For ten years, the Georgia Clinical & Translational Science Alliance (Georgia CTSA
) served as Atlanta’s home for clinical and translational research as a city-wide partnership between Emory University, Morehouse School of Medicine, and Georgia Institute of Technology (under the name Atlanta Clinical & Translational Science Institute [ACTSI]) and is one of a national consortium striving to improve the way biomedical research is conducted across the country. The consortium, funded through the National Center for Advancing Translational Sciences
as one of the National Institutes of Health’s Clinical and Translational Science Awards (CTSA), shares a common vision to translate laboratory discoveries into treatments for patients, engage communities in clinical research efforts, and train the next generation of clinical investigators.
An important way of illustrating impact and progress is to measure the publication output resulting from Georgia CTSA resources. Since 2007, Georgia CTSA has supported the science behind nearly 2,400 projects, leading to almost 2,300 peer-reviewed publications that have been cited almost 74,000 times. Supported publications span a wide breadth of journals and scientific disciplines, reaching audiences from basic scientists, to medical professionals, to community health researchers. Georgia CTSA’s Evaluation & Continuous Improvement program undertook a longitudinal analysis of these publications with the goal of characterizing the progress and reach of both the Georgia CTSA and the national CTSA program’s research productivity and influence.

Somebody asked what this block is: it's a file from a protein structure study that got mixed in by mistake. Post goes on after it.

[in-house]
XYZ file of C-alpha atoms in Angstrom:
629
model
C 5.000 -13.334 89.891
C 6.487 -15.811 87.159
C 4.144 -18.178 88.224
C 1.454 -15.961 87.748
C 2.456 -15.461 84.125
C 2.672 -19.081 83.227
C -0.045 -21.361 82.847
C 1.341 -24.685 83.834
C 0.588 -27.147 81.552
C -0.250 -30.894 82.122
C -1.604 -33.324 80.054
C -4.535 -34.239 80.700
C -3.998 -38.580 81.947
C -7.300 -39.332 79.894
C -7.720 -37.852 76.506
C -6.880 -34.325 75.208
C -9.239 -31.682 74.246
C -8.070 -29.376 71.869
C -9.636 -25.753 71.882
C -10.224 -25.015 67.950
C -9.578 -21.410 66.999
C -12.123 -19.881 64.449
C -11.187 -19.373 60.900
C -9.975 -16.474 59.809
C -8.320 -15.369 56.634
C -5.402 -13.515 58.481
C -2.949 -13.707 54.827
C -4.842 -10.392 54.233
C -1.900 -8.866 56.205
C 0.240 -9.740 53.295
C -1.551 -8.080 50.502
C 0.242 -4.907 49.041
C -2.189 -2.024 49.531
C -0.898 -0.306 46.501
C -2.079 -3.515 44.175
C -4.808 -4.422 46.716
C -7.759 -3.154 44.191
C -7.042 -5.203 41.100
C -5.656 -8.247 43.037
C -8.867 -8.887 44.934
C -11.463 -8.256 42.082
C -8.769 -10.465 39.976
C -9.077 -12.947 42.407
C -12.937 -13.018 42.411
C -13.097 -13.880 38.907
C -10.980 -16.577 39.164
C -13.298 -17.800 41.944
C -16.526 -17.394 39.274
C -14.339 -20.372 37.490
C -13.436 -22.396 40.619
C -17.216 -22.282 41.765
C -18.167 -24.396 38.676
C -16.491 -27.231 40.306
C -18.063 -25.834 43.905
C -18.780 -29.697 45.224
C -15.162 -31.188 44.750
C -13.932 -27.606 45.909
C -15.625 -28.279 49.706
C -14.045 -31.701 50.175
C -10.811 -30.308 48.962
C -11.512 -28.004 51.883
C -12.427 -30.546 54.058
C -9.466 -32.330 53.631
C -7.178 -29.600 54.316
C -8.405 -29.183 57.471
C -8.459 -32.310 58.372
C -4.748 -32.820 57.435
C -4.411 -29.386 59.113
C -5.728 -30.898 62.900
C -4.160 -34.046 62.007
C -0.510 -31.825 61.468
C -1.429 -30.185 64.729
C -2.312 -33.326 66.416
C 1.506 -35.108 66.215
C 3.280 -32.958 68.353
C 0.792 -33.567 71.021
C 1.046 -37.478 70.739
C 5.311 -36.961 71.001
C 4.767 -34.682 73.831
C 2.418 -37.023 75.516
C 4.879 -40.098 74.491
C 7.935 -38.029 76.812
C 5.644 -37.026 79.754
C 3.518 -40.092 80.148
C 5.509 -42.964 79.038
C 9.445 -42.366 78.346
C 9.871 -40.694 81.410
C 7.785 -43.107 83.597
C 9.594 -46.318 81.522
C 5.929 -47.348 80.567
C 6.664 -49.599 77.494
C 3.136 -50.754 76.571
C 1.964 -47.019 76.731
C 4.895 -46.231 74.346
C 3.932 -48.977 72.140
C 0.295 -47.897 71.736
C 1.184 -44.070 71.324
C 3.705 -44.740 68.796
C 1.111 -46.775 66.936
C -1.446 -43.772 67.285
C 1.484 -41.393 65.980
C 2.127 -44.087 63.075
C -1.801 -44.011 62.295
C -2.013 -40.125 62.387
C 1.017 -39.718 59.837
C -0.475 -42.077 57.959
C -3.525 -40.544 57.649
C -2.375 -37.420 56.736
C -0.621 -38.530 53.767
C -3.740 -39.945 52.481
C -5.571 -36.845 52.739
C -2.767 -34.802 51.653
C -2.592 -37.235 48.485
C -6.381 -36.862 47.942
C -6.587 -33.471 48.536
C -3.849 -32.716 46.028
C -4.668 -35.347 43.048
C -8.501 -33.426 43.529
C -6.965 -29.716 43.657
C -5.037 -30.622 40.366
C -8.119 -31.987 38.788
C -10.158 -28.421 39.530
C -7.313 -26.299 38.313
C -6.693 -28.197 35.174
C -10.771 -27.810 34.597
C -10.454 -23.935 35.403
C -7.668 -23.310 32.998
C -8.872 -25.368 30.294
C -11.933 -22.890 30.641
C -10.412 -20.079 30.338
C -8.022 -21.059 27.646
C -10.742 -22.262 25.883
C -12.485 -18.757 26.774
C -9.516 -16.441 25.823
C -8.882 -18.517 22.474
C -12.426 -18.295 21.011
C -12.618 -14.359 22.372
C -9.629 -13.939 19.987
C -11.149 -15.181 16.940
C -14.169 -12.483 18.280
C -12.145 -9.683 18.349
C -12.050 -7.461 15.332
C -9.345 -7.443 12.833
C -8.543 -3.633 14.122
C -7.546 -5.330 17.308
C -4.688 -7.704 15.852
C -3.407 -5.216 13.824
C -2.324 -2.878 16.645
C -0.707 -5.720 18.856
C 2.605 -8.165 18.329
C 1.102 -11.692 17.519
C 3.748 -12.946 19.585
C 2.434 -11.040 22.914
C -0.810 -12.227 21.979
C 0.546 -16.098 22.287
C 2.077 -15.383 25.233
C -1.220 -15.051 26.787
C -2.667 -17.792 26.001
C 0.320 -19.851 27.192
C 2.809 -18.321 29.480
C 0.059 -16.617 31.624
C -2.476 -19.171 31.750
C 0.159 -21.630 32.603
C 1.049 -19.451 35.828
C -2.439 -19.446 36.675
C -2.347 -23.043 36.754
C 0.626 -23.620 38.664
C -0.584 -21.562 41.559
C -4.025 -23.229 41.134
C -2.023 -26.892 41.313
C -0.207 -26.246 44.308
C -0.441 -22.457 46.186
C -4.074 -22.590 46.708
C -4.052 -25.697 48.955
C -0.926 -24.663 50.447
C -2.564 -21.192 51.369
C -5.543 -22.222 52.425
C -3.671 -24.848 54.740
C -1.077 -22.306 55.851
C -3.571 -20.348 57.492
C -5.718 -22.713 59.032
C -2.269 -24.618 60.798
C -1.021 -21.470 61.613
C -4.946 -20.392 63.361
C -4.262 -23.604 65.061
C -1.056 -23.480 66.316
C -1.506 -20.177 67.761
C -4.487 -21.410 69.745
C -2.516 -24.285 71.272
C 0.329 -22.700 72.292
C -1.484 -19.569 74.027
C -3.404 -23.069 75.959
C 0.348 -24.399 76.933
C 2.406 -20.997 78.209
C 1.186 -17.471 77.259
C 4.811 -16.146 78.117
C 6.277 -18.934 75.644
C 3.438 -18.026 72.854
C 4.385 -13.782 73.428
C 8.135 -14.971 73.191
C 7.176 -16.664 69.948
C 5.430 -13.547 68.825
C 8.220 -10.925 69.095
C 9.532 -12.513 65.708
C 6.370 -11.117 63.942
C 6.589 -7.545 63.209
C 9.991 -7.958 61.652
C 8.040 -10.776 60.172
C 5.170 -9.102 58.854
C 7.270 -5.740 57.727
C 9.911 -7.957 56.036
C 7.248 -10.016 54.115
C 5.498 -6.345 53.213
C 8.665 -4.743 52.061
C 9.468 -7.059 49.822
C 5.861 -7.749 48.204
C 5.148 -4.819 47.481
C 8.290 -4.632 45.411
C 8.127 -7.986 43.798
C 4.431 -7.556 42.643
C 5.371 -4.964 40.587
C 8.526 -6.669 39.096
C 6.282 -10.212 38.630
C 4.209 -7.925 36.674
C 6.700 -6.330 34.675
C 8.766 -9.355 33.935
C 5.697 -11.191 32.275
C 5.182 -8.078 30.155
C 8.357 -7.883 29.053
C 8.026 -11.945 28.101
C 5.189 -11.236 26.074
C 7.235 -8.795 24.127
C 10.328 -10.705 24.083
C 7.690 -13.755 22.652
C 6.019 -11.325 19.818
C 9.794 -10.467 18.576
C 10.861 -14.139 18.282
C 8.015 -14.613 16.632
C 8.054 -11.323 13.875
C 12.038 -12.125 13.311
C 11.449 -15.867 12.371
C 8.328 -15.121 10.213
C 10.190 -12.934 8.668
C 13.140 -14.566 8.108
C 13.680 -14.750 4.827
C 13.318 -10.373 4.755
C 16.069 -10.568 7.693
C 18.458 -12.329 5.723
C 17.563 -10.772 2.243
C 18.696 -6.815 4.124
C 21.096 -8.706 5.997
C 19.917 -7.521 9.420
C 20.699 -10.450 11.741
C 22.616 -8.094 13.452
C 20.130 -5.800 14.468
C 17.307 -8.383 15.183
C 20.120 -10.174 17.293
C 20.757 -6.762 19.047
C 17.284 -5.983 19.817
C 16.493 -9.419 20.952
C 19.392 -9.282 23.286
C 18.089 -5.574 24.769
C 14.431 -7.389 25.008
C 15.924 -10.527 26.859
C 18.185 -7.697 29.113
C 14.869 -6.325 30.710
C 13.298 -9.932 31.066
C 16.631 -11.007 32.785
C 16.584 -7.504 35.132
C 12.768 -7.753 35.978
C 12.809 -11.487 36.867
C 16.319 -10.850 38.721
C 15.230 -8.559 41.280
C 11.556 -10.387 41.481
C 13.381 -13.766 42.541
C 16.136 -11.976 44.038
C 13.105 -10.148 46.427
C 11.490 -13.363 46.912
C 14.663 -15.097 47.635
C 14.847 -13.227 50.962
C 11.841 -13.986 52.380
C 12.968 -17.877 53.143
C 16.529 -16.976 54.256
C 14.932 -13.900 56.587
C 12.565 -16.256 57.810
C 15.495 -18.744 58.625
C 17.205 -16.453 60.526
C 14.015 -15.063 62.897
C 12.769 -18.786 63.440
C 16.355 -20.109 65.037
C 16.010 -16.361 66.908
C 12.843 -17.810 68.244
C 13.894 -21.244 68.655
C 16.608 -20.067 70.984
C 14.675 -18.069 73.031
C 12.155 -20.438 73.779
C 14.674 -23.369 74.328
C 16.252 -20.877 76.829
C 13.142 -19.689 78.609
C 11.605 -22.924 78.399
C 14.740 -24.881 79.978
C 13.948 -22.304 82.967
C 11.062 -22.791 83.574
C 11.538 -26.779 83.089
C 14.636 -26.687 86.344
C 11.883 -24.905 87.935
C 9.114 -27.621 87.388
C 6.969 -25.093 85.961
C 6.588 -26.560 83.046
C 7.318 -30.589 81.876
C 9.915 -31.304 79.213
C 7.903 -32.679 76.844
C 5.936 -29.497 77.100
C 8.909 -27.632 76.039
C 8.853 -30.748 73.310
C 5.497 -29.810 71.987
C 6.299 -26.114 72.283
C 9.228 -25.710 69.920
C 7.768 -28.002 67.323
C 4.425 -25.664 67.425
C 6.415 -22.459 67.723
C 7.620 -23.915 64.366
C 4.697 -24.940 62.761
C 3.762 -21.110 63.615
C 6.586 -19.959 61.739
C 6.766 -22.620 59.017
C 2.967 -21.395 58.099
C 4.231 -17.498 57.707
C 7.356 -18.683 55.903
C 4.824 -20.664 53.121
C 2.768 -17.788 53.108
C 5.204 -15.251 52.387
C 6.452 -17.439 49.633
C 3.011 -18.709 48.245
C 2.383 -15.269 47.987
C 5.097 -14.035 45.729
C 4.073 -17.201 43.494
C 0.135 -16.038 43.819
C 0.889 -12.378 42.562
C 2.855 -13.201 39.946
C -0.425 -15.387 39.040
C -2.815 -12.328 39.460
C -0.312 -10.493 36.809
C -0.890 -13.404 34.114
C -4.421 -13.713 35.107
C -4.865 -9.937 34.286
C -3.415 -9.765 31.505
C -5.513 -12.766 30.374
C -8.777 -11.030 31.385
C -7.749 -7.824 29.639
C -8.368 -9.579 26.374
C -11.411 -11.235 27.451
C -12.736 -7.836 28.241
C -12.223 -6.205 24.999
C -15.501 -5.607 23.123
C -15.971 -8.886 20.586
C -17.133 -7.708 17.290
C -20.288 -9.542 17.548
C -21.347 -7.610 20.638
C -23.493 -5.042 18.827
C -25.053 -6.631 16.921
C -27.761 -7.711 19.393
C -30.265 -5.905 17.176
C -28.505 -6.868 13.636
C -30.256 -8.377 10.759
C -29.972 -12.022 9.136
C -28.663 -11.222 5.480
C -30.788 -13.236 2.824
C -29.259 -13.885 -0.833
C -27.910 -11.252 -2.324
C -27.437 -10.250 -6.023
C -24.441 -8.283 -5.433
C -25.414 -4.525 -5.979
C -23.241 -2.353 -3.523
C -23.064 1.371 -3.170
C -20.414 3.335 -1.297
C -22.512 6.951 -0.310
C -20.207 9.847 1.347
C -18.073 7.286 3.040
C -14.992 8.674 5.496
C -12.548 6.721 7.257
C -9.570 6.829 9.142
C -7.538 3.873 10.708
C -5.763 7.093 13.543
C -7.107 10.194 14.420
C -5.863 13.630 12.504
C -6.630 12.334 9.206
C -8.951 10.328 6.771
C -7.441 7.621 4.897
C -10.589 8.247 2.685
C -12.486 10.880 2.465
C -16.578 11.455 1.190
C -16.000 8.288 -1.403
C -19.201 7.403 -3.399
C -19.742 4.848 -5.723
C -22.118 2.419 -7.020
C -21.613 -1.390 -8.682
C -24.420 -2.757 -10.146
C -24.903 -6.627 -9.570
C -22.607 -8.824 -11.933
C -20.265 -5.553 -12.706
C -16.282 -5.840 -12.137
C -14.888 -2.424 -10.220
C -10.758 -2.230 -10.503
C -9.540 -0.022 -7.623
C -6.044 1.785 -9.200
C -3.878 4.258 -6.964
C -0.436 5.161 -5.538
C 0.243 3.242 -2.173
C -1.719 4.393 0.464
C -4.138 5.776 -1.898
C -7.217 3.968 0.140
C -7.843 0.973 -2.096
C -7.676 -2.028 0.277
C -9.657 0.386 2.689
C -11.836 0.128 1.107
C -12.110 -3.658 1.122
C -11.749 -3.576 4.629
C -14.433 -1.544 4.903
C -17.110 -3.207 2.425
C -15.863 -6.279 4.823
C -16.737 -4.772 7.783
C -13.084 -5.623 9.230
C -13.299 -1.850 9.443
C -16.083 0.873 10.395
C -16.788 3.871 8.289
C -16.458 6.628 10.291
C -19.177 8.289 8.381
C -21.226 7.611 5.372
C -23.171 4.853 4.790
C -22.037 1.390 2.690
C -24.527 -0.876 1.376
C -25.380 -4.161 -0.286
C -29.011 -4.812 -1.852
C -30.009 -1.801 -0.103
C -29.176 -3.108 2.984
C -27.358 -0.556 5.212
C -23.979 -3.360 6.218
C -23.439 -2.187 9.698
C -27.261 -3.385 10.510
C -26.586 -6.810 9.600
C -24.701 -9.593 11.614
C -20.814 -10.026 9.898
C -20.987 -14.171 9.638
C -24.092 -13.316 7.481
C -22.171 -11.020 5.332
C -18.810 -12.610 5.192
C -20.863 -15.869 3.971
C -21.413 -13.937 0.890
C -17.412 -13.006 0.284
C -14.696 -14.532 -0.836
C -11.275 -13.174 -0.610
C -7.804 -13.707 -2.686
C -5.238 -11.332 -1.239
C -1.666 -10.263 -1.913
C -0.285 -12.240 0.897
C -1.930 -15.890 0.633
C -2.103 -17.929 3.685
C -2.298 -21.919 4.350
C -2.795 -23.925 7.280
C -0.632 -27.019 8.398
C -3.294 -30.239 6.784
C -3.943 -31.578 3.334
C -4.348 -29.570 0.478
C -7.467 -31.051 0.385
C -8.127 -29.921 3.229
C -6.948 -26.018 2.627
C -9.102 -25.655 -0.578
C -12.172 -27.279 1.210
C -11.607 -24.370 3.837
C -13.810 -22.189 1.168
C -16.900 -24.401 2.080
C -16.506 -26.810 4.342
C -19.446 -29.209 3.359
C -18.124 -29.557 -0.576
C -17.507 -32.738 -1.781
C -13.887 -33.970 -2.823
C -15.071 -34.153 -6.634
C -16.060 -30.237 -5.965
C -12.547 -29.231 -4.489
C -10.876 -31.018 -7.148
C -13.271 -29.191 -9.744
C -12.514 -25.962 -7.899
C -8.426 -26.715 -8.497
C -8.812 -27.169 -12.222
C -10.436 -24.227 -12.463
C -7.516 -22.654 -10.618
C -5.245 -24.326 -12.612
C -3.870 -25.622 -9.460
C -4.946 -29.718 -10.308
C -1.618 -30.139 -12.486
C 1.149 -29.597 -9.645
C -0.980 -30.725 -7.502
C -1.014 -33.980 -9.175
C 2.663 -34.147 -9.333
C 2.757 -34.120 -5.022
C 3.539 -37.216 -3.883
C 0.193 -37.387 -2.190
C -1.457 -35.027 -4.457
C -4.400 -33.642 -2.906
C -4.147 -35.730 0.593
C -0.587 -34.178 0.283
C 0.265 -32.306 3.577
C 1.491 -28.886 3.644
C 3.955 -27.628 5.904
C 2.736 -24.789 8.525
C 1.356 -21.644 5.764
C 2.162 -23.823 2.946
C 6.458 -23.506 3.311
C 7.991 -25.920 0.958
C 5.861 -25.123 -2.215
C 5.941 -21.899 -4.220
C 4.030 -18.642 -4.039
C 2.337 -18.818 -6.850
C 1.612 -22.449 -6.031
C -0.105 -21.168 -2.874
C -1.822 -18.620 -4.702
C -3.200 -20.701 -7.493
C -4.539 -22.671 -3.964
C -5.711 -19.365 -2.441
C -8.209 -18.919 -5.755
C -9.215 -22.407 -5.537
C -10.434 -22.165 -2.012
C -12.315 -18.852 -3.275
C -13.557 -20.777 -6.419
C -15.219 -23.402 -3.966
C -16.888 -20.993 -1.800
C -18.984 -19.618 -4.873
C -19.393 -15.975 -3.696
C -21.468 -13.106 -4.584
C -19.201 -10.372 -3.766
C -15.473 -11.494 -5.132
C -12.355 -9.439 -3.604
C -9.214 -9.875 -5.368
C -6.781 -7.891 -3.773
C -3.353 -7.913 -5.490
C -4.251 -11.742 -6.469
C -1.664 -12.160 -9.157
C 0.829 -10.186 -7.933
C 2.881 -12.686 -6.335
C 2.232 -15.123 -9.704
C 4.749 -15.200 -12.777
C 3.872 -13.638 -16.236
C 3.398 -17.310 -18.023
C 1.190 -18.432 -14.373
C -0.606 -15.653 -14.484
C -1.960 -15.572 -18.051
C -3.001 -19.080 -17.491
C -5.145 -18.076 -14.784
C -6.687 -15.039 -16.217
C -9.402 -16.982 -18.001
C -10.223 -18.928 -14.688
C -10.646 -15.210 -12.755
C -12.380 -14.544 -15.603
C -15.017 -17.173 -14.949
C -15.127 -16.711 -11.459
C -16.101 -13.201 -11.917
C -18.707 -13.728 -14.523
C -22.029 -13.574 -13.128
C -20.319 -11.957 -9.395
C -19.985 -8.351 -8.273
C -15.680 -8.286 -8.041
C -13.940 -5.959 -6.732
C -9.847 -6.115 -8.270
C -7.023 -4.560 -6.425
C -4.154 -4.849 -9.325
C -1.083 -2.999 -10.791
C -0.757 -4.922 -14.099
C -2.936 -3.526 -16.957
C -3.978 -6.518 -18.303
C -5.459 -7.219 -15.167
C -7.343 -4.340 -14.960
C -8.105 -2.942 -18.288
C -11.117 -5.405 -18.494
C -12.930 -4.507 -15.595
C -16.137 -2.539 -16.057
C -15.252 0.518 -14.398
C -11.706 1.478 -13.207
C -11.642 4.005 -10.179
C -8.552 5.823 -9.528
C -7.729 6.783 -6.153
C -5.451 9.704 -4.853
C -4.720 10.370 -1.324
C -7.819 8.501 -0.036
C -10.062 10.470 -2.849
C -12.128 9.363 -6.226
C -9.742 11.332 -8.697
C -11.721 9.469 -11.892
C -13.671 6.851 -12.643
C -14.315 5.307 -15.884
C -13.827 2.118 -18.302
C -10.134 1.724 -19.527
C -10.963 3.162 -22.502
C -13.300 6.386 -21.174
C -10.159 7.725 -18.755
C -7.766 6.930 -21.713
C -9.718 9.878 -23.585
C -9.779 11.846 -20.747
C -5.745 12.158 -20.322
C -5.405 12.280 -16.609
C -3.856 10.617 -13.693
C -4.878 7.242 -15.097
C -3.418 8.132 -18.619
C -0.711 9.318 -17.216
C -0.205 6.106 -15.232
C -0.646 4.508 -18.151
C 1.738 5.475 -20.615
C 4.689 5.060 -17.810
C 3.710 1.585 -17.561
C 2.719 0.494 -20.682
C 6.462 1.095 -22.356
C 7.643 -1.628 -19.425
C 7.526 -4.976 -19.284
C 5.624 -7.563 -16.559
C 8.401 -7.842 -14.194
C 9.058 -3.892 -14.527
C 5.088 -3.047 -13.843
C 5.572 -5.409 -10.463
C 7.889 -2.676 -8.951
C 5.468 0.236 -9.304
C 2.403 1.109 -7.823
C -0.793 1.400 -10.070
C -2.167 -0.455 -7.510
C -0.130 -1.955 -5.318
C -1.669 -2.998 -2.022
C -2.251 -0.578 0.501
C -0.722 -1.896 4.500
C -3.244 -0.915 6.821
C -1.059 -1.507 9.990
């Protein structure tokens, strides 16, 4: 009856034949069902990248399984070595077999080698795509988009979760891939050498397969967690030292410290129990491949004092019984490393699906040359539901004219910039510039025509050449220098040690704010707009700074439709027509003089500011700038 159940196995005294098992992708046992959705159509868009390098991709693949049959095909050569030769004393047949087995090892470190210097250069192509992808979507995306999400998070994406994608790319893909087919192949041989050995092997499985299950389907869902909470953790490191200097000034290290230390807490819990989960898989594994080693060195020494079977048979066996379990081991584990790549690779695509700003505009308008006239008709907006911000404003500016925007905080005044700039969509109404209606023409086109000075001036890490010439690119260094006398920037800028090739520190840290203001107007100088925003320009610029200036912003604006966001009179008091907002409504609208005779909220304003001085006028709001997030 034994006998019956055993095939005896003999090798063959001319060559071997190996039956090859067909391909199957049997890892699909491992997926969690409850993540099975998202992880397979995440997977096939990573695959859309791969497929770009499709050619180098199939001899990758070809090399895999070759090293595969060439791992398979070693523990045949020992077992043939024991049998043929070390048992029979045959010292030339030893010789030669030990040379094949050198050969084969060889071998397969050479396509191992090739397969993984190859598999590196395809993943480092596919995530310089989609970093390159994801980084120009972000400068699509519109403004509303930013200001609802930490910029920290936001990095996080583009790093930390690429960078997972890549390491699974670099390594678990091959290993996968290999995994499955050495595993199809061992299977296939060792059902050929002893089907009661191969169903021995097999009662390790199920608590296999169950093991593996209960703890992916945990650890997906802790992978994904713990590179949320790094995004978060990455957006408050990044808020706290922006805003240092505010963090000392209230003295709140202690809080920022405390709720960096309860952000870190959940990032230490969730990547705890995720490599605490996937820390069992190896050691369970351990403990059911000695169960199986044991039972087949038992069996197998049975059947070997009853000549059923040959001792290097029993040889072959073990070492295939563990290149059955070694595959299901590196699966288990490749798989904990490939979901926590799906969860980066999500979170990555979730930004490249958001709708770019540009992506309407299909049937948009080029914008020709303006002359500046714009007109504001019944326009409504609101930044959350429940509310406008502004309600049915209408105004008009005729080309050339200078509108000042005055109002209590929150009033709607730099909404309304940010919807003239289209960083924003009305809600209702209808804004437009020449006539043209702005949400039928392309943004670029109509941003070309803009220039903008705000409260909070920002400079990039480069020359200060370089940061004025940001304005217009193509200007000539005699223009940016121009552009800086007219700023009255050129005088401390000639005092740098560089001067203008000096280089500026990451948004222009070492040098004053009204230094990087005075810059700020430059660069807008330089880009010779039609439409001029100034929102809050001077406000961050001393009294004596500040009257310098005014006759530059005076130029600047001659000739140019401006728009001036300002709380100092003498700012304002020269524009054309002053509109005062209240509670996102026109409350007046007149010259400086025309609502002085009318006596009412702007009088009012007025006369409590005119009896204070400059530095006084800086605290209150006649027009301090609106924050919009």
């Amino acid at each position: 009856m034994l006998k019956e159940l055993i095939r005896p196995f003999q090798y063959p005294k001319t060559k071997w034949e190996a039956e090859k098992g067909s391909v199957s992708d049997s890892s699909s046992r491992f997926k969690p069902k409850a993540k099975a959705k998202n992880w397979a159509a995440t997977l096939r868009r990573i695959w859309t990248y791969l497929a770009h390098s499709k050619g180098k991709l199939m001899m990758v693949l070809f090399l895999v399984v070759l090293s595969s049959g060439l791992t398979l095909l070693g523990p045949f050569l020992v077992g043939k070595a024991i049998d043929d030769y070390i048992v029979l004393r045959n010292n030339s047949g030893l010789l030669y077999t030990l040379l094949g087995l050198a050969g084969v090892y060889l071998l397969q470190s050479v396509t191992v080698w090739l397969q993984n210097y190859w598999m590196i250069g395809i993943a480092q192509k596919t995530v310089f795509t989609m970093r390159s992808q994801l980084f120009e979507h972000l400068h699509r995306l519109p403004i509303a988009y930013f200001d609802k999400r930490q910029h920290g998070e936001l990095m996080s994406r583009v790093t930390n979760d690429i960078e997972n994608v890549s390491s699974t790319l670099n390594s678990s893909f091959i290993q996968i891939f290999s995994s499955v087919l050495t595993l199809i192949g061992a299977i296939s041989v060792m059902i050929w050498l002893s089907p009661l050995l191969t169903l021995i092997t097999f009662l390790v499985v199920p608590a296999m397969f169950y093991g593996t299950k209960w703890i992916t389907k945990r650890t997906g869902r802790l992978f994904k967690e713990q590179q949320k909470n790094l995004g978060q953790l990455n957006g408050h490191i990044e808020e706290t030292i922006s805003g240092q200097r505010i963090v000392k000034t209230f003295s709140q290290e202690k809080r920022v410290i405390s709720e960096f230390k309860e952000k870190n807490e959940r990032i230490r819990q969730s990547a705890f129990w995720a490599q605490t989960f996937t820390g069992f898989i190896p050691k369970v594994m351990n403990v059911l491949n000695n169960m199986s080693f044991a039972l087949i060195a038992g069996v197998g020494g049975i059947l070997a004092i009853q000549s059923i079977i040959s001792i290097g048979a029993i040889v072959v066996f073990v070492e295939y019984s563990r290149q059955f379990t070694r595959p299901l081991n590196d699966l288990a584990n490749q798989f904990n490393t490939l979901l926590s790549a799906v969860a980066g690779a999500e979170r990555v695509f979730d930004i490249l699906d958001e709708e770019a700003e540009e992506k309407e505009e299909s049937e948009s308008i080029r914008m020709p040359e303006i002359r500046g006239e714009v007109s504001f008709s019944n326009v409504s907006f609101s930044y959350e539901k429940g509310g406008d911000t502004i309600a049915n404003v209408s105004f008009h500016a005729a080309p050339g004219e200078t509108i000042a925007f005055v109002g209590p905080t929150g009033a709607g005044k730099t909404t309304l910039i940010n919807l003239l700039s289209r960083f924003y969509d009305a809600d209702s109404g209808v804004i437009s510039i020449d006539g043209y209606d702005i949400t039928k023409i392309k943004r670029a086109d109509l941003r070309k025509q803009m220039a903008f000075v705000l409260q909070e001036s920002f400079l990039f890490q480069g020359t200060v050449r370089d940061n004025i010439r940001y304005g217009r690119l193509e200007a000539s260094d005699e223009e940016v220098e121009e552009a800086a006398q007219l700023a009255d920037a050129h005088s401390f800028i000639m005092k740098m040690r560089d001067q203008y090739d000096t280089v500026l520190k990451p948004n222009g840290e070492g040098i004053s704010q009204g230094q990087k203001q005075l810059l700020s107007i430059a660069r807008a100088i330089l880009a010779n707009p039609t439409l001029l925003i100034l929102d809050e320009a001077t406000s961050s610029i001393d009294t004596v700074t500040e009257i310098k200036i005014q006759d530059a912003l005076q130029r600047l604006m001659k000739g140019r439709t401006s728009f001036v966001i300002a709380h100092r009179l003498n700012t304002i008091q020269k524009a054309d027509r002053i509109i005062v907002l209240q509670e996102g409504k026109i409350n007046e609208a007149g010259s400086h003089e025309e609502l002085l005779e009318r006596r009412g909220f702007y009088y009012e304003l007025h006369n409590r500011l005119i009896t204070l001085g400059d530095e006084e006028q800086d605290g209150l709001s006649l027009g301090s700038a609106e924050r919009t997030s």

Nicole Llewellyn, PhD, manager of Evaluation & Continuous Improvement, with the support of Emory’s Life Sciences Informationist Kimberly Powell, and public health intern Jamie Adachi, used Web of Science (WoS) to measure national CTSA’s publication impact, including a longitudinal and comparative analysis. The team assessed the WoS Category Normalized Citation Impact (CNCI) scores for all Georgia CTSA-supported publications. The CNCI is an index of citation impact, adjusted for publication year and research category. Georgia CTSA’s average CNCI score is 2.35, meaning that Georgia CTSA publications are cited 2.35 times as often as comparable papers from the same year and discipline, with some papers accumulating hundreds to thousands of citations. Llewellyn explains, “Georgia CTSA-supported publications averaged 29 citations per paper, and one cancer research publication has been cited more than 2,000 times, so far. That is over 129 times the expected number for a paper from that year (2012) and that field (immunology).” Georgia CTSA’s score is higher than those of Emory, Morehouse School of Medicine, and Georgia Tech, suggesting that the Georgia CTSA partnership is impactful beyond what each institution is doing on their own.